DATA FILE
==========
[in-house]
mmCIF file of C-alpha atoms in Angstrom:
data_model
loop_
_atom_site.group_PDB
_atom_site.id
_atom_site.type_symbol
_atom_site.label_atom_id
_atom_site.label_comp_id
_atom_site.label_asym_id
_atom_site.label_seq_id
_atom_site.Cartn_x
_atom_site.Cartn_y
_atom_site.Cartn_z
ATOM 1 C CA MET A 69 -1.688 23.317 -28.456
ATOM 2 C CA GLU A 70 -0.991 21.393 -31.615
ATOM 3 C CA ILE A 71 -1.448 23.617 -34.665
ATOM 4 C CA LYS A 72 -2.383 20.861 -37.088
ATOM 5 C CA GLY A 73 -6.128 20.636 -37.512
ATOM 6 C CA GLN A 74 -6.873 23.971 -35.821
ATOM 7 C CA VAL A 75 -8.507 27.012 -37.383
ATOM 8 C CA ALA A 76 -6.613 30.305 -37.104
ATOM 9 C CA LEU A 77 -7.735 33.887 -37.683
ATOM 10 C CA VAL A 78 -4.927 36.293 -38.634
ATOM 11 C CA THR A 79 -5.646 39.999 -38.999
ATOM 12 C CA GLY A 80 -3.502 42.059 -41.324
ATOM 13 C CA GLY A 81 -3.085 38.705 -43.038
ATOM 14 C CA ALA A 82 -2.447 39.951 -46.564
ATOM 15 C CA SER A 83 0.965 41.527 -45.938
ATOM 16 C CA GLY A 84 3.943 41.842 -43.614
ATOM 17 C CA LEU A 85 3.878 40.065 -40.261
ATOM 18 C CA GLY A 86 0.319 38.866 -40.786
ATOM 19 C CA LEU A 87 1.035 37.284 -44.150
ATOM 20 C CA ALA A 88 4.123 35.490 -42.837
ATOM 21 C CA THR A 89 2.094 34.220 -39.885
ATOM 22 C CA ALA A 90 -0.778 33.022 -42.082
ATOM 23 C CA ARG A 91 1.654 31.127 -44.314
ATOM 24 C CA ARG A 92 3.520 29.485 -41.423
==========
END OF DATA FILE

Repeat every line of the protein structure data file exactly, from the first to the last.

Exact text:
[in-house]
mmCIF file of C-alpha atoms in Angstrom:
data_model
loop_
_atom_site.group_PDB
_atom_site.id
_atom_site.type_symbol
_atom_site.label_atom_id
_atom_site.label_comp_id
_atom_site.label_asym_id
_atom_site.label_seq_id
_atom_site.Cartn_x
_atom_site.Cartn_y
_atom_site.Cartn_z
ATOM 1 C CA MET A 69 -1.688 23.317 -28.456
ATOM 2 C CA GLU A 70 -0.991 21.393 -31.615
ATOM 3 C CA ILE A 71 -1.448 23.617 -34.665
ATOM 4 C CA LYS A 72 -2.383 20.861 -37.088
ATOM 5 C CA GLY A 73 -6.128 20.636 -37.512
ATOM 6 C CA GLN A 74 -6.873 23.971 -35.821
ATOM 7 C CA VAL A 75 -8.507 27.012 -37.383
ATOM 8 C CA ALA A 76 -6.613 30.305 -37.104
ATOM 9 C CA LEU A 77 -7.735 33.887 -37.683
ATOM 10 C CA VAL A 78 -4.927 36.293 -38.634
ATOM 11 C CA THR A 79 -5.646 39.999 -38.999
ATOM 12 C CA GLY A 80 -3.502 42.059 -41.324
ATOM 13 C CA GLY A 81 -3.085 38.705 -43.038
ATOM 14 C CA ALA A 82 -2.447 39.951 -46.564
ATOM 15 C CA SER A 83 0.965 41.527 -45.938
ATOM 16 C CA GLY A 84 3.943 41.842 -43.614
ATOM 17 C CA LEU A 85 3.878 40.065 -40.261
ATOM 18 C CA GLY A 86 0.319 38.866 -40.786
ATOM 19 C CA LEU A 87 1.035 37.284 -44.150
ATOM 20 C CA ALA A 88 4.123 35.490 -42.837
ATOM 21 C CA THR A 89 2.094 34.220 -39.885
ATOM 22 C CA ALA A 90 -0.778 33.022 -42.082
ATOM 23 C CA ARG A 91 1.654 31.127 -44.314
ATOM 24 C CA ARG A 92 3.520 29.485 -41.423